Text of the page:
Had Knox not been sexually active, behavior would likely have been interpreted differently. What came to be seen as the sinister manipulations of a dangerous seductress might have been seen instead for what they were: The understandable reactions of a scared young woman. Knox was not afforded a presumption of such innocence. For the prosecution, her sexuality was proof that she did not have it.
It’s worth considering for a moment the stark contrast between Knox’s case and the Brock Turner case. Whereas Knox’s sexual conduct was not criminal, it was used to indict her character as inherently deviant. Turner, whose sexual conduct was actually criminal, was given a lenient sentence by a judge who apparently saw Turner as basically a good kid who had made a mistake. The cases differ in many particulars, of course, but the disparity in how the sexuality of the defendants was viewed is startling.
Knox herself appears in the documentary. She speaks intelligently and at length about how she has was perceived during the trial and in its aftermath. In one of the more poignant moments of the documentary, Knox suggests what made her so polarizing as a figure:
“If I’m guilty, it means that I am the ultimate figure to fear because I’m not the obvious one. But on the other hand, if I’m innocent, it means everyone’s vulnerable… Either I’m a psychopath in sheep’s clothing, or I am you.”
The documentary leaves no doubt as to Knox’s innocence. Amanda Knox is not about its title character’s guilt or innocence. It is about the conflict Knox herself identifies: The fact that her innocence means that what happened to her could happen to anyone. And perhaps not just anyone, but specifically any female with a sexual past. This point is implicit in the understated documentary; Netflix leaves it up the viewer to connect the dots.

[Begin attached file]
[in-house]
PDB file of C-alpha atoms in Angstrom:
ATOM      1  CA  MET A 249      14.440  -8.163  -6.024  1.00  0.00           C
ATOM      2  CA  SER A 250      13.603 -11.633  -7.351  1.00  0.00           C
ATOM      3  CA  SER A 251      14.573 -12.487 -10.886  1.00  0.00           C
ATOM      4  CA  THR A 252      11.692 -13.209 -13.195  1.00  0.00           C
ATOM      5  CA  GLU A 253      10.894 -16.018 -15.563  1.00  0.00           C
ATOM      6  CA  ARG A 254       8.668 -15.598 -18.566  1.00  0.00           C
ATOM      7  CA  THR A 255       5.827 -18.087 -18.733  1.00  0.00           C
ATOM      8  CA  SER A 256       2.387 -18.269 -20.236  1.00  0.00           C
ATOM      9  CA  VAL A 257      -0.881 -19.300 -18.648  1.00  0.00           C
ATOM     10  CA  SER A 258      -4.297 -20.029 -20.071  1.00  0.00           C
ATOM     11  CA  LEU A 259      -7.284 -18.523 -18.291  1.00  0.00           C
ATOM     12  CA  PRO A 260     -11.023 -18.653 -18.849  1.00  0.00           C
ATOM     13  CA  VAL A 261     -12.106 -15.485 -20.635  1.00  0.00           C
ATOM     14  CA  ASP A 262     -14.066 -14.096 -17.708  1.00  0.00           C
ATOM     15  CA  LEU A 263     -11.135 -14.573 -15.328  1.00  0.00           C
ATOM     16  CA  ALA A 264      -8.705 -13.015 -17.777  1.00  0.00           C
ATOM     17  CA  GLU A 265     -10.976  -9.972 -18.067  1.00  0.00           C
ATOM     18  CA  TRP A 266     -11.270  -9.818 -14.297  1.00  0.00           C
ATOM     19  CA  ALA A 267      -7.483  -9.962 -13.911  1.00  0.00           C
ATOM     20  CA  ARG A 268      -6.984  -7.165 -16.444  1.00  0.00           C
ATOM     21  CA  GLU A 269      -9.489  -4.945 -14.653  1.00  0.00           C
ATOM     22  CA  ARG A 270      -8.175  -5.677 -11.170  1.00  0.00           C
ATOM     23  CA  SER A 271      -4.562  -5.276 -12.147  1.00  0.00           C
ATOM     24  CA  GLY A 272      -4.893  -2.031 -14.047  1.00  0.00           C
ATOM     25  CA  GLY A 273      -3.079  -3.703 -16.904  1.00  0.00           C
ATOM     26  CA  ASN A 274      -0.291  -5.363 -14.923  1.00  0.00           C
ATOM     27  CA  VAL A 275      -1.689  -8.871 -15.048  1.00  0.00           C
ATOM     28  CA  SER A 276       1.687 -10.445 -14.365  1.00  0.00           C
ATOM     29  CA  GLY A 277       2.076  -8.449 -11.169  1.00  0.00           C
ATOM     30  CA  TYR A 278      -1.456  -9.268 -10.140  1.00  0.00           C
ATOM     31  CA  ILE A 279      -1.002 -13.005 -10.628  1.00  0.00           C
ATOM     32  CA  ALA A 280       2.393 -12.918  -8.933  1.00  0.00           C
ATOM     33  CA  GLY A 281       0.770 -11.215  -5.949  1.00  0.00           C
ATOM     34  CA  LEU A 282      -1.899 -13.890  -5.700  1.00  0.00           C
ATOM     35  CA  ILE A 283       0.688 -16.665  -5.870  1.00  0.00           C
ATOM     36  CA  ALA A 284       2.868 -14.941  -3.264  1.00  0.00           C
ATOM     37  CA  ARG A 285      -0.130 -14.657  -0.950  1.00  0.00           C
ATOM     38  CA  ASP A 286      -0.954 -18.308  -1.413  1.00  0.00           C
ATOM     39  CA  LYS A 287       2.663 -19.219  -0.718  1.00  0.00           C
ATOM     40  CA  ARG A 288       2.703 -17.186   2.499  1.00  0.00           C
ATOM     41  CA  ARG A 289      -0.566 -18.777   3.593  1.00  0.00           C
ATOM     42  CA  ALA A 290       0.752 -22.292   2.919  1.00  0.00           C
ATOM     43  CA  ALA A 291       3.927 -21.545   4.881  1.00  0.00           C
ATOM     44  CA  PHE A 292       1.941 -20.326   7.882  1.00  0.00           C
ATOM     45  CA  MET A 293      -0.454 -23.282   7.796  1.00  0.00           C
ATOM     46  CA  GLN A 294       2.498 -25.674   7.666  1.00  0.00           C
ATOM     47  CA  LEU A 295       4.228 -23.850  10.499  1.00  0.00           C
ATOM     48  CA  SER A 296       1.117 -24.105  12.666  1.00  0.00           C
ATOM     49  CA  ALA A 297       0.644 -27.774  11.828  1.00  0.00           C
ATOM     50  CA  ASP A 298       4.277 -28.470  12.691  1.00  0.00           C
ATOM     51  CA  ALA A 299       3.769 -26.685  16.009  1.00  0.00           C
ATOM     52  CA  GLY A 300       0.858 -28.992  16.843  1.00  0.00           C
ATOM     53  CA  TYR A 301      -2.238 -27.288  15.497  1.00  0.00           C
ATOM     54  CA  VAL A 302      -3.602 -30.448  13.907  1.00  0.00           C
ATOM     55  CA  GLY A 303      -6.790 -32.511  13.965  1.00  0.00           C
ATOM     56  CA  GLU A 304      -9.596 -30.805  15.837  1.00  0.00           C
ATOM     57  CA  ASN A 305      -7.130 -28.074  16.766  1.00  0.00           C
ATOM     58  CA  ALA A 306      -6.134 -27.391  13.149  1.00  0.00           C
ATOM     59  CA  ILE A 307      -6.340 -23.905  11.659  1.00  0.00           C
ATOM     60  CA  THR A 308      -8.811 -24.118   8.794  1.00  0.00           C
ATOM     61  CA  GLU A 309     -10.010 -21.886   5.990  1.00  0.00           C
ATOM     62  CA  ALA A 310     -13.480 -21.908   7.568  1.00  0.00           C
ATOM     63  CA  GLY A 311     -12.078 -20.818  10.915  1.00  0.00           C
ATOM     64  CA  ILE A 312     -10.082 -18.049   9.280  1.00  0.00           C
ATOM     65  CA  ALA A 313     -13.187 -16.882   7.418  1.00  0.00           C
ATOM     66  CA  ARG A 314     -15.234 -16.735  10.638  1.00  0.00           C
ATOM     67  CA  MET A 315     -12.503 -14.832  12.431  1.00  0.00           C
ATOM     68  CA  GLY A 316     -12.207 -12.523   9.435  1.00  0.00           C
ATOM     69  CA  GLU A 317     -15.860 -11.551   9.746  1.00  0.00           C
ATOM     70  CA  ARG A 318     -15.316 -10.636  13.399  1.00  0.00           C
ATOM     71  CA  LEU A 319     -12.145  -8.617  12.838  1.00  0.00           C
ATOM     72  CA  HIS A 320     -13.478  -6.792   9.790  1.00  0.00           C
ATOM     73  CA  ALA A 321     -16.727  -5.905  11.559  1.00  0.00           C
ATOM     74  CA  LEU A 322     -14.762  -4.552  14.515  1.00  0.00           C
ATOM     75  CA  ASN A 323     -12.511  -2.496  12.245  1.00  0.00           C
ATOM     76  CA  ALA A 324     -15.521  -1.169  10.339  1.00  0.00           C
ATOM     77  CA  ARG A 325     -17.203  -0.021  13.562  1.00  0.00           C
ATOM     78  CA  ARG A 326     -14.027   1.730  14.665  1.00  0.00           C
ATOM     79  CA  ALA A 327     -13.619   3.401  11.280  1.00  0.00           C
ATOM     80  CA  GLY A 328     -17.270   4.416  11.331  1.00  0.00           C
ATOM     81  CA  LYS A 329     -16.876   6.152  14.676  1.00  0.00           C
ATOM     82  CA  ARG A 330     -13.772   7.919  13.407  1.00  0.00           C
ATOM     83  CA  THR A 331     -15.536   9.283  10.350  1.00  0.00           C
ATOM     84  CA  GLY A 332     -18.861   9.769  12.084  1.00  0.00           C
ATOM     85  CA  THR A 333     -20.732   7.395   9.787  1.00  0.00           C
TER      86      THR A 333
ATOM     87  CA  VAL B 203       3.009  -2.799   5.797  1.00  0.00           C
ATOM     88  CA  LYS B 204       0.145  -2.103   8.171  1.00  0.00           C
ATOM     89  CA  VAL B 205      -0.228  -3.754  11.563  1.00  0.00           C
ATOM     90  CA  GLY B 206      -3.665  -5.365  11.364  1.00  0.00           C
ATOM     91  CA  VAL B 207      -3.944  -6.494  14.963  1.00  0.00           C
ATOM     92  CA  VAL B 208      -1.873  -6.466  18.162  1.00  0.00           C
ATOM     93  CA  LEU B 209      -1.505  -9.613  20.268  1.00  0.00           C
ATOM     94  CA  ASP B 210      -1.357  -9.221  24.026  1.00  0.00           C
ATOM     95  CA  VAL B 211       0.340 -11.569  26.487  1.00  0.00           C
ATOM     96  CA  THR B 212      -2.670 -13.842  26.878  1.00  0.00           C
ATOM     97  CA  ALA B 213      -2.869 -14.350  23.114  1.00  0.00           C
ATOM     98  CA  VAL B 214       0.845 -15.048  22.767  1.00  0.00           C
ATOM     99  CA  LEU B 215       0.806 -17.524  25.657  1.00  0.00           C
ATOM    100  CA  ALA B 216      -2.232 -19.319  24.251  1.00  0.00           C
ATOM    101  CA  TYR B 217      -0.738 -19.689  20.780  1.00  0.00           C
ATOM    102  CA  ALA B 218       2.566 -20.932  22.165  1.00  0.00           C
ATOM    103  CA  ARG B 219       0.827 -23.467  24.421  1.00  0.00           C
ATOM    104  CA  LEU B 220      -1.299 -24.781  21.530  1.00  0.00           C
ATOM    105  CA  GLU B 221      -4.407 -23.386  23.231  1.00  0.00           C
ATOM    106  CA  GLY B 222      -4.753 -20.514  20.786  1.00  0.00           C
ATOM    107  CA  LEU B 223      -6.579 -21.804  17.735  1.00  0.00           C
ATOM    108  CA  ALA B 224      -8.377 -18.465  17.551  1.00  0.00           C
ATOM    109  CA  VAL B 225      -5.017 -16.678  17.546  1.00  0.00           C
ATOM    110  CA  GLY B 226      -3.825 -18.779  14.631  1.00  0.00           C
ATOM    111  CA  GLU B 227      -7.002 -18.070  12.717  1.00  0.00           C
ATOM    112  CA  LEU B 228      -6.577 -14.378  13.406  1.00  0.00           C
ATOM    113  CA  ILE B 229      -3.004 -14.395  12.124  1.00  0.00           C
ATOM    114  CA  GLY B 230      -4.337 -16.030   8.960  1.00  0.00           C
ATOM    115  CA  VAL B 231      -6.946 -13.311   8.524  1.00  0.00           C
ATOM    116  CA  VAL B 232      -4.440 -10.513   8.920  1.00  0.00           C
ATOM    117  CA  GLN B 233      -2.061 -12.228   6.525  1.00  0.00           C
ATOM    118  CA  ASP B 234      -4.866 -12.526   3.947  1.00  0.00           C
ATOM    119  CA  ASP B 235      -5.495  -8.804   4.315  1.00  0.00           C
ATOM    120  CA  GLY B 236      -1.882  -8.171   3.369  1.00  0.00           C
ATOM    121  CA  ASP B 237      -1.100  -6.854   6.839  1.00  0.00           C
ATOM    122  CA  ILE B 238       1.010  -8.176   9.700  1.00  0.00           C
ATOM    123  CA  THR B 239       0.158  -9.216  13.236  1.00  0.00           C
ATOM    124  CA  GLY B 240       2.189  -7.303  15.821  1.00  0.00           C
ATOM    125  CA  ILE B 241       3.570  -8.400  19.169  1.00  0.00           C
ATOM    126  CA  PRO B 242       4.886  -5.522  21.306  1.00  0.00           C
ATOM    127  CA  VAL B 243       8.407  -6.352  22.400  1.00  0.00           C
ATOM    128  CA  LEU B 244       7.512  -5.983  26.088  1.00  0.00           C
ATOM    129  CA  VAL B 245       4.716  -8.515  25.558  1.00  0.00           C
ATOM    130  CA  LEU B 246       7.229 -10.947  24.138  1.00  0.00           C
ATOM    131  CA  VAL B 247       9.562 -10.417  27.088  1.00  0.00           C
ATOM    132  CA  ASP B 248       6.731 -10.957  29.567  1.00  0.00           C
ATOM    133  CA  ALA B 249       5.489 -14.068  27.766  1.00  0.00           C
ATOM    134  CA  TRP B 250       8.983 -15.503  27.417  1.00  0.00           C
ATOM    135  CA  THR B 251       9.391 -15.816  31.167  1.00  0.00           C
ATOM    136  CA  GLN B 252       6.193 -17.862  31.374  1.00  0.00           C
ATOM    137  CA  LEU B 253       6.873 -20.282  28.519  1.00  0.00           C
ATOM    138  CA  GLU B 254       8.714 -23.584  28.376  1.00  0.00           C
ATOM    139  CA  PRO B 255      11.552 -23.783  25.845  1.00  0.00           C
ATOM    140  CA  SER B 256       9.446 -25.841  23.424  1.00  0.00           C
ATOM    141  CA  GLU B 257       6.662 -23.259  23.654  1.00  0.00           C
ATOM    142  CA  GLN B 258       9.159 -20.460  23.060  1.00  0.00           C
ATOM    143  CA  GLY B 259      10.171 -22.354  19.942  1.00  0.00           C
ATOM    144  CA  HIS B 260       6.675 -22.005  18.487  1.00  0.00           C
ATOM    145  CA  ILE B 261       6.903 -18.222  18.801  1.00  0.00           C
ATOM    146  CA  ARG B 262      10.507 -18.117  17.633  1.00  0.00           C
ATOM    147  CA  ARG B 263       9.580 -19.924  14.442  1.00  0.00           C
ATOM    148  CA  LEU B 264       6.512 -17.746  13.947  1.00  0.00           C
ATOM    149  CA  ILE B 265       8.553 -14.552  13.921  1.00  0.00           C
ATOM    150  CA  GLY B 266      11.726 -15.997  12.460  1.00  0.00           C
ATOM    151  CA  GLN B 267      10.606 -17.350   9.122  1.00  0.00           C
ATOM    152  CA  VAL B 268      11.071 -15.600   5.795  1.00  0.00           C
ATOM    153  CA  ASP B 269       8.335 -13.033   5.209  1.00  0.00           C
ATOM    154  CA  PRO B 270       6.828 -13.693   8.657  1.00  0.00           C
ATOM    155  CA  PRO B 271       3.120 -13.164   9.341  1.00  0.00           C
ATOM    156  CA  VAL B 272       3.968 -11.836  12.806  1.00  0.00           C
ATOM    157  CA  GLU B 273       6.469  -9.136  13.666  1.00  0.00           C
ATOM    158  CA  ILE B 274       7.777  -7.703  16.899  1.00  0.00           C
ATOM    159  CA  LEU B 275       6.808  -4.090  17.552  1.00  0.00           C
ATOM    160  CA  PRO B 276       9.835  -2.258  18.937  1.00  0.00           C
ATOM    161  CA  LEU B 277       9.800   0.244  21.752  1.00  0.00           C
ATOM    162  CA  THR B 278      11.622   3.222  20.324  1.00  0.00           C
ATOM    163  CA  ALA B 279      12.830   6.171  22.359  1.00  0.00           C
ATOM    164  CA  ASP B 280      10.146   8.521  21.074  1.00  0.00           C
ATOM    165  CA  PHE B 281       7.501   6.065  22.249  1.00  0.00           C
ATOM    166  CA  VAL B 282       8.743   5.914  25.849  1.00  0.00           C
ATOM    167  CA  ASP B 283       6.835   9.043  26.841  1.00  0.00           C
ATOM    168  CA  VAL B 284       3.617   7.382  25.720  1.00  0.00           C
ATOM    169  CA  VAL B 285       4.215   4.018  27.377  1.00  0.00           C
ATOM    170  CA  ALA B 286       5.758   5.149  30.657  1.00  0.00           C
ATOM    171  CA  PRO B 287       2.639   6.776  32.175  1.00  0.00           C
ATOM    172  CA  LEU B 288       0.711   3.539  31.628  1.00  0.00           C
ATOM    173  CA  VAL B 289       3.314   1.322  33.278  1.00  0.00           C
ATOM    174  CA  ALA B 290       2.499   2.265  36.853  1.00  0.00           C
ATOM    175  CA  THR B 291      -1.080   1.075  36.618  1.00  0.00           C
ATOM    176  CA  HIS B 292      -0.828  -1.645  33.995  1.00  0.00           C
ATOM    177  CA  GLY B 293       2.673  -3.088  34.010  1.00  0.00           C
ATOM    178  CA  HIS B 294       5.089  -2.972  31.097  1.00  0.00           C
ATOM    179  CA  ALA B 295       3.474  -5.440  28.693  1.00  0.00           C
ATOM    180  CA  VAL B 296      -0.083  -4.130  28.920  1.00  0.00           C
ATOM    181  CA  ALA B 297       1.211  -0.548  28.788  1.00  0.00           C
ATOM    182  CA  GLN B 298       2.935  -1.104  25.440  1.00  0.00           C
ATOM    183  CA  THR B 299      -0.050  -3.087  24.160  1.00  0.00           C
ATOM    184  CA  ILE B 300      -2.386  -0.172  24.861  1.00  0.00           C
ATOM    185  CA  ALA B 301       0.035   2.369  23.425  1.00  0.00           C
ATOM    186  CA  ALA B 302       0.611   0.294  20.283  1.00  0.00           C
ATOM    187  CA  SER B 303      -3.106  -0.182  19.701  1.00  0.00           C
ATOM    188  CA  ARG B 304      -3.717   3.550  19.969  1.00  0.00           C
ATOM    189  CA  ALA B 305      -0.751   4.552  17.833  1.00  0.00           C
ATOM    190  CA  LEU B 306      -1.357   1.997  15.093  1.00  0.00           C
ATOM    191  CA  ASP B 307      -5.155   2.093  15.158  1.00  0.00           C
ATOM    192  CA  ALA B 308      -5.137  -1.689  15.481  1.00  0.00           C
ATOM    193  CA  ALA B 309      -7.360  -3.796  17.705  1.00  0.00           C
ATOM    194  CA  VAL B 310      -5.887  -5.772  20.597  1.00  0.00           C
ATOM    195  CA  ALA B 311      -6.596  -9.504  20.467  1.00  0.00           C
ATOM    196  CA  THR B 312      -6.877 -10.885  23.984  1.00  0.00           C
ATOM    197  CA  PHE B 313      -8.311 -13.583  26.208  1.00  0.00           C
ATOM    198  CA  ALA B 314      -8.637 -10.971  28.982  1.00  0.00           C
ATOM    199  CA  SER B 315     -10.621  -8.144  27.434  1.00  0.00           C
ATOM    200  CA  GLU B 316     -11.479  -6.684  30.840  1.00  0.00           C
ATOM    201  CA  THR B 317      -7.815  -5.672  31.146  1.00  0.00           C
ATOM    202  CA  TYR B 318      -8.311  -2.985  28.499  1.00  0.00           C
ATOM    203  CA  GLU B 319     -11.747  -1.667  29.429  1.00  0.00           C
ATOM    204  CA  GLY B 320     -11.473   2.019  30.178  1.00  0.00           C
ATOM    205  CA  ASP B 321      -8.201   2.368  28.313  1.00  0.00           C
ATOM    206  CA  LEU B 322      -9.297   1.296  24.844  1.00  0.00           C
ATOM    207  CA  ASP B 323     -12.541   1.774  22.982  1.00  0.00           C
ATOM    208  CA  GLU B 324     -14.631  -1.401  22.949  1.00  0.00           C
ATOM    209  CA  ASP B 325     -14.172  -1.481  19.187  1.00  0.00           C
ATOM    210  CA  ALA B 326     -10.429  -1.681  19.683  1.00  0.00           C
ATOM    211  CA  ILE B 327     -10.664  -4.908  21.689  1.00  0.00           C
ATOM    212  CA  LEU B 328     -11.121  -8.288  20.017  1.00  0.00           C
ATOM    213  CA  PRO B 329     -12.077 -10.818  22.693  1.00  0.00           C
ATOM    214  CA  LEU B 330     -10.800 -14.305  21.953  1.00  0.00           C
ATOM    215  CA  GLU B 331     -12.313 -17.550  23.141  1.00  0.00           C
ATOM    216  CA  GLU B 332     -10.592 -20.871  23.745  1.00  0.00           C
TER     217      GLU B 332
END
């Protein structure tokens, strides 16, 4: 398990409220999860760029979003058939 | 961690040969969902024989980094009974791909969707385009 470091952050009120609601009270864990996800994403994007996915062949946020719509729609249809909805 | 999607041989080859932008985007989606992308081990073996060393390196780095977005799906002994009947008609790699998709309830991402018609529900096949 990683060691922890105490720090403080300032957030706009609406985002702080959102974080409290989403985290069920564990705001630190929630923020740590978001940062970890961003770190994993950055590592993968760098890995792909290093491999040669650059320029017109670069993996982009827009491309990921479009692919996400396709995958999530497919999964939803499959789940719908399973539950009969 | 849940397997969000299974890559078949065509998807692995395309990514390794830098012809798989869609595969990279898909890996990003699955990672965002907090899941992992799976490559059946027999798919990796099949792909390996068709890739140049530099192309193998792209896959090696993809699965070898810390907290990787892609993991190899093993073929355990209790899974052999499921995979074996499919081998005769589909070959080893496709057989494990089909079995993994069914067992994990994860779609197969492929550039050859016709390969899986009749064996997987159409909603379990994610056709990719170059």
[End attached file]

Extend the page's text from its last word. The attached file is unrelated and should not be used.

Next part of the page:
After their initial convictions were overturned on appeal, Knox and Sollecito were reconvicted largely on the basis of circumstantial evidence. As the validity of physical evidence became suspect, the prosecution’s case relied increasingly on its ability to create an air of deviancy around Knox’s character. The documentary gives the impression that at some point the case against Knox was no longer concerned with determining whether she had anything to do with Kercher’s murder.
The prosecution seemed to be making a case that even she had not, perhaps she deserved to be punished anyway.
This column is informed by the belief that an honest and brave conversation about what it means to be a woman is vital to understanding what it means to be a human. Its scope is temporal but its ambition is to discern the essential. Above all, it seeks to connect Milk readers to each other and the world around them.